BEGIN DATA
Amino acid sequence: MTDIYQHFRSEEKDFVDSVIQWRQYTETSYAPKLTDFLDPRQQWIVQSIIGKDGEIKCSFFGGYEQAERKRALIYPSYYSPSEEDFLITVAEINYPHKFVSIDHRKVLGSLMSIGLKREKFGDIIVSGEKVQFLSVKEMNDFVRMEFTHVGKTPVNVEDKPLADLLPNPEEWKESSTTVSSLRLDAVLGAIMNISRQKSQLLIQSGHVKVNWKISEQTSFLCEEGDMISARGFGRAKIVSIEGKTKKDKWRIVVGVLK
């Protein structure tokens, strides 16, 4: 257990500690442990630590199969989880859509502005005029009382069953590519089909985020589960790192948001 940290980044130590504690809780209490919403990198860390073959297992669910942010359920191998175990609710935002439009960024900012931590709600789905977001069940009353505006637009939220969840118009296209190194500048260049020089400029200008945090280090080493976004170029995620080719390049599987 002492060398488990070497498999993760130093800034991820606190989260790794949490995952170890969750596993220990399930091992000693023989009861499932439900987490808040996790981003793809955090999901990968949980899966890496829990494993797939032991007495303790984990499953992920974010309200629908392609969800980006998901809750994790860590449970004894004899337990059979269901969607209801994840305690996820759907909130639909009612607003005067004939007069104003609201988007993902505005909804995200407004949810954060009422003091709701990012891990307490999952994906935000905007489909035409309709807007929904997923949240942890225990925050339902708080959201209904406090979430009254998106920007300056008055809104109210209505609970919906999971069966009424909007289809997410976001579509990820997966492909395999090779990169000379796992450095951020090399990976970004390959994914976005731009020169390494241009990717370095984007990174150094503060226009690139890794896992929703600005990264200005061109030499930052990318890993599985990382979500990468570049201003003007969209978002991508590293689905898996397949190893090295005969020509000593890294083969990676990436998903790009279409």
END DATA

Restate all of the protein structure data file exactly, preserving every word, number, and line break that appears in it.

Amino acid sequence: MTDIYQHFRSEEKDFVDSVIQWRQYTETSYAPKLTDFLDPRQQWIVQSIIGKDGEIKCSFFGGYEQAERKRALIYPSYYSPSEEDFLITVAEINYPHKFVSIDHRKVLGSLMSIGLKREKFGDIIVSGEKVQFLSVKEMNDFVRMEFTHVGKTPVNVEDKPLADLLPNPEEWKESSTTVSSLRLDAVLGAIMNISRQKSQLLIQSGHVKVNWKISEQTSFLCEEGDMISARGFGRAKIVSIEGKTKKDKWRIVVGVLK
């Protein structure tokens, strides 16, 4: 257990500690442990630590199969989880859509502005005029009382069953590519089909985020589960790192948001 940290980044130590504690809780209490919403990198860390073959297992669910942010359920191998175990609710935002439009960024900012931590709600789905977001069940009353505006637009939220969840118009296209190194500048260049020089400029200008945090280090080493976004170029995620080719390049599987 002492060398488990070497498999993760130093800034991820606190989260790794949490995952170890969750596993220990399930091992000693023989009861499932439900987490808040996790981003793809955090999901990968949980899966890496829990494993797939032991007495303790984990499953992920974010309200629908392609969800980006998901809750994790860590449970004894004899337990059979269901969607209801994840305690996820759907909130639909009612607003005067004939007069104003609201988007993902505005909804995200407004949810954060009422003091709701990012891990307490999952994906935000905007489909035409309709807007929904997923949240942890225990925050339902708080959201209904406090979430009254998106920007300056008055809104109210209505609970919906999971069966009424909007289809997410976001579509990820997966492909395999090779990169000379796992450095951020090399990976970004390959994914976005731009020169390494241009990717370095984007990174150094503060226009690139890794896992929703600005990264200005061109030499930052990318890993599985990382979500990468570049201003003007969209978002991508590293689905898996397949190893090295005969020509000593890294083969990676990436998903790009279409």